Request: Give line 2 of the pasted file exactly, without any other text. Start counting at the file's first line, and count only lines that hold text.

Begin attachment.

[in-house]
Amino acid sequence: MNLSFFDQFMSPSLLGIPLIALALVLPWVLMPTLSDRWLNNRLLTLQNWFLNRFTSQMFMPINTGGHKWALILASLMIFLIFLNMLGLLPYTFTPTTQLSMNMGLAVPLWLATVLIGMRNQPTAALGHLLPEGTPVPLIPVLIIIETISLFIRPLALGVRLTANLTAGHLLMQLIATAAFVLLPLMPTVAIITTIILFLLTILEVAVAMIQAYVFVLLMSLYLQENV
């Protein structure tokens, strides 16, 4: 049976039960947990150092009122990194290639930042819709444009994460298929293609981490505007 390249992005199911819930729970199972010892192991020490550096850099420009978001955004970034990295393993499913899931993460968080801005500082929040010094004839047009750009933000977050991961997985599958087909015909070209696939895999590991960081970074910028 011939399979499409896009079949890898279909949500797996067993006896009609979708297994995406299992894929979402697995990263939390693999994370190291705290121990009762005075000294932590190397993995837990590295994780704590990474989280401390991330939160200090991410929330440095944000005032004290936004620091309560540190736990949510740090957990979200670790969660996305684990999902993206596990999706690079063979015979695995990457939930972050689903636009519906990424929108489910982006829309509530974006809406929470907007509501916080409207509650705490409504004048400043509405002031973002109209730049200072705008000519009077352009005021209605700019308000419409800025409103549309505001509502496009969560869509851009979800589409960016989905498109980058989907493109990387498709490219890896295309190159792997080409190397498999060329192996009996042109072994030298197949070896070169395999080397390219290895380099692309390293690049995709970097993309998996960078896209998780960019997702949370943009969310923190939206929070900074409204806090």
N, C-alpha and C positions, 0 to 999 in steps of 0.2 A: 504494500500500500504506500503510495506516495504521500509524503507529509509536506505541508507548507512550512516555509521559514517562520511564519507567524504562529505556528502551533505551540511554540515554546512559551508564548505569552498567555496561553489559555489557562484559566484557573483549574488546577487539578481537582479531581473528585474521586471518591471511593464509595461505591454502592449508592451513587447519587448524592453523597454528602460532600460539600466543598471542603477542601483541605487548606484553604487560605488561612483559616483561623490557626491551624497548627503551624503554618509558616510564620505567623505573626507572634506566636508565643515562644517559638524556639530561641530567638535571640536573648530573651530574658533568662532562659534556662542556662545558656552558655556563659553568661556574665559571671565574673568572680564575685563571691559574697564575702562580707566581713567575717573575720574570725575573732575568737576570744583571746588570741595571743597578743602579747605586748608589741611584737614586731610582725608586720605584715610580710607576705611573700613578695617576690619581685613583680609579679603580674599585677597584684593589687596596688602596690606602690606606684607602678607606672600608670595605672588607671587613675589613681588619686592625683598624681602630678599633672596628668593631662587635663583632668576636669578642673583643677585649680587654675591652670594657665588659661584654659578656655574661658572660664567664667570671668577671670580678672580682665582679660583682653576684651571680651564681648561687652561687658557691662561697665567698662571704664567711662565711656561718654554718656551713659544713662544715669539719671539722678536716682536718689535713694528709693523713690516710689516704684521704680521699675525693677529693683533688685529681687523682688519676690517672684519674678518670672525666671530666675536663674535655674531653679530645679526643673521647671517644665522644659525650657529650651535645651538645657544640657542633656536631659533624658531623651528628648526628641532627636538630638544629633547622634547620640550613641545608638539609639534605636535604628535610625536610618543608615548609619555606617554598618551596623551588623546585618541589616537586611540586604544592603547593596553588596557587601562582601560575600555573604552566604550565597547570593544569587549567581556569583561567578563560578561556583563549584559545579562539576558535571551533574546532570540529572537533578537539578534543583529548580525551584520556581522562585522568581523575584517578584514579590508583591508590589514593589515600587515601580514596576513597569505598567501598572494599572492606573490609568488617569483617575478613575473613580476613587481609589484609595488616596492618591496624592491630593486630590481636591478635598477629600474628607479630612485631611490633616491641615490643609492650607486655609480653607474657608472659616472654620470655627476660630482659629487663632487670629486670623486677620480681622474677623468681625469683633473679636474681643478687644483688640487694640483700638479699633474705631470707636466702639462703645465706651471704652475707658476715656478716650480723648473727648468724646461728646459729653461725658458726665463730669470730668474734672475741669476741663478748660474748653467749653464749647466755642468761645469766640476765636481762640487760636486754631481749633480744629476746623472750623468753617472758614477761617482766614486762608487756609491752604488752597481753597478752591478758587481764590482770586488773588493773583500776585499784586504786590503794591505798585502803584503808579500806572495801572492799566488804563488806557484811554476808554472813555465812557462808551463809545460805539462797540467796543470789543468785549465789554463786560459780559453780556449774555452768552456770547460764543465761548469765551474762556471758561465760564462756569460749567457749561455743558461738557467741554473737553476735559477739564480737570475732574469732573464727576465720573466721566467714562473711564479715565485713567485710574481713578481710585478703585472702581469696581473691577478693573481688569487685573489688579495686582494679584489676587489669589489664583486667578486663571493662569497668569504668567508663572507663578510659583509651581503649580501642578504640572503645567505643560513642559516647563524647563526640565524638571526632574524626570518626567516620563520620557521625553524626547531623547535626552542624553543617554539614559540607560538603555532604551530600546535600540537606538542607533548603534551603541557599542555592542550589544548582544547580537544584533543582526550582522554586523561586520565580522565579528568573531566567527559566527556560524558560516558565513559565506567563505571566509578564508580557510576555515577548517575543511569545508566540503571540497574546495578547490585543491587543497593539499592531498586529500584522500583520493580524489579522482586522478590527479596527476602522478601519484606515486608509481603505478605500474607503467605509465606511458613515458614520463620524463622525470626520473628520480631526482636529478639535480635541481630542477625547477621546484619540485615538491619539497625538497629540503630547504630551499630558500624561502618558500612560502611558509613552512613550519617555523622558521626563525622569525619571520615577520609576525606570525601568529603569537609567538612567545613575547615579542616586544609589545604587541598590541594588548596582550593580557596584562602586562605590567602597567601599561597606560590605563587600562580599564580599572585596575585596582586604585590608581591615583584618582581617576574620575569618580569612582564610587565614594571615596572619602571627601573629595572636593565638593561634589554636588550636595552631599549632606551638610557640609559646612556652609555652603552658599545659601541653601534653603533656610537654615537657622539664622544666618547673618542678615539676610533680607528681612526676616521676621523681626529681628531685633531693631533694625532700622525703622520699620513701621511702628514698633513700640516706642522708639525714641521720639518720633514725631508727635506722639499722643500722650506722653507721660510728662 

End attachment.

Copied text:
Amino acid sequence: MNLSFFDQFMSPSLLGIPLIALALVLPWVLMPTLSDRWLNNRLLTLQNWFLNRFTSQMFMPINTGGHKWALILASLMIFLIFLNMLGLLPYTFTPTTQLSMNMGLAVPLWLATVLIGMRNQPTAALGHLLPEGTPVPLIPVLIIIETISLFIRPLALGVRLTANLTAGHLLMQLIATAAFVLLPLMPTVAIITTIILFLLTILEVAVAMIQAYVFVLLMSLYLQENV